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More of a visual learner? Read the transcript of this week's Galveston Unscripted podcast episode below:
Tune in every Friday for a brand new episode of the Galveston Unscripted podcast.
Galveston Island is a treasure trove of history waiting to be discovered. Let's dive into the Lost Bayou Historic District. This historic neighborhood, teeming with stories of resilience and transformation, unveils a tapestry of grand mansions and unassuming working-class homes that have weathered flames, hurricanes, and time,
recognized for its historical significance. The Lost Bayou Historic District has earned a distinguished place on the National Register of Historic Places. This district is one of Galveston Island's cherished East End Historic Districts, occupying the space where a small bayou once connected to the Gulf existed.
The district spans from 16th to 21st Street, nestled between Broadway and Avenue N 1 2. Galveston was officially founded in 1839, with its early inhabitants residing near the downtown district. The remaining part of the island remained largely untamed, with patches of barren land interspersed with small bayous and water inlets. The area between the Gulf and Avenue L from 20th and 23rd Street was dominated by Hitchcock's Bayou, a significant body of brackish water.
This bayou was the preferred water source for the military service camels that resided on the island in the 1850s, with their corral located directly behind where the Bryan Museum stands today. The United States Camel Corps didn't last long in Galveston, but camels continued to serve throughout the United States through the 1850s.
The bayou wasn't a great water source for residents, as it was pretty salty. As the Port of Galveston grew through the late 1800s, commercial and residential development on the island expanded away from the downtown historic district and eventually extended south of Avenue J, or Broadway. Parts of Hitchcock's Bayou began to be filled in with dirt and sand and by the mid-1880s, Hitchcock's Bayou was almost entirely surrounded by homes. The Lost Bayou District developed as a working-class community with a sprinkling of stunning Victorian gems.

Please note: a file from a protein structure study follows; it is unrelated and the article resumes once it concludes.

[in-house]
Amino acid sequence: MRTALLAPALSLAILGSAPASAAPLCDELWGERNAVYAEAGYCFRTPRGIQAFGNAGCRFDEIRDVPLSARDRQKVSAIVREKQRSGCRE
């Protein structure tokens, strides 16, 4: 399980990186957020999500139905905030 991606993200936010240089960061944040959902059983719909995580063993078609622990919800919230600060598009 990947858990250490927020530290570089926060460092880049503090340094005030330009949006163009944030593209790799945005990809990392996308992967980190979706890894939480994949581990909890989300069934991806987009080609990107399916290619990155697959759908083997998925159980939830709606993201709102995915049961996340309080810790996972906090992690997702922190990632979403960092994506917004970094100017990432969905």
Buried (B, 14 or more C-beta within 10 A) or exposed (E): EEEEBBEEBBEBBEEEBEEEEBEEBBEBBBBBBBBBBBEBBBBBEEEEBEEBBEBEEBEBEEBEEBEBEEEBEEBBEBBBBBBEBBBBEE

But this neighborhood was not immune to disaster. The devastating 1885 fire, igniting near 16th and Strand, consumed many homes east of Hitchcock's Bayou. The fire's ferocity even reached the Gulf, leaving homes and structures in the modern-day East End Historic District and the Lost Bayou District in ruins. Galveston residents quickly rebuilt or moved structures into the area shortly after the fire. During the 1900 storm, structures crumbled all over the island. Most homes and structures between Avenue M and the beach were obliterated. The rubble from structures destroyed south of Avenue M stacked up, creating a wall of debris, and actually protected many of the homes and structures north of the rubble wall from the battering waves.
This left many of the homes in the modern-day Lost Bayou District intact. After the 1900 storm, the urbanized portion of the island underwent an ambitious grade-raising project, elevating its surface to mitigate the impacts of future storms. In this endeavor, Hitchcock's Bayou met its fate. It was filled with dredge mud, yielding new land for expansion.
Thus, the Lost Bayou neighborhood emerged atop the remnants of the old water source. The architectural diversity rivals the beauty of many homes in other prominent districts on the island. This district is a residential hub and hosts popular attractions like the Bryan Museum and the Lasker Inn. which were both orphanages founded in the 1870s in this area. The Lost Bayou District, its resilient and transformative journey from Bayou to National Historic Landmark, is a story that deserves to be told, one captivating detail at a time. From its small working-class homes to its elegant mansions, 1900 storm survivors, to its homes that used to be waterfront property on a small bayou. A stroll down Avenue M, east of 23rd Street, showcases the district's diverse character, unveiling the striking contrast between ornate mansions and smaller homes.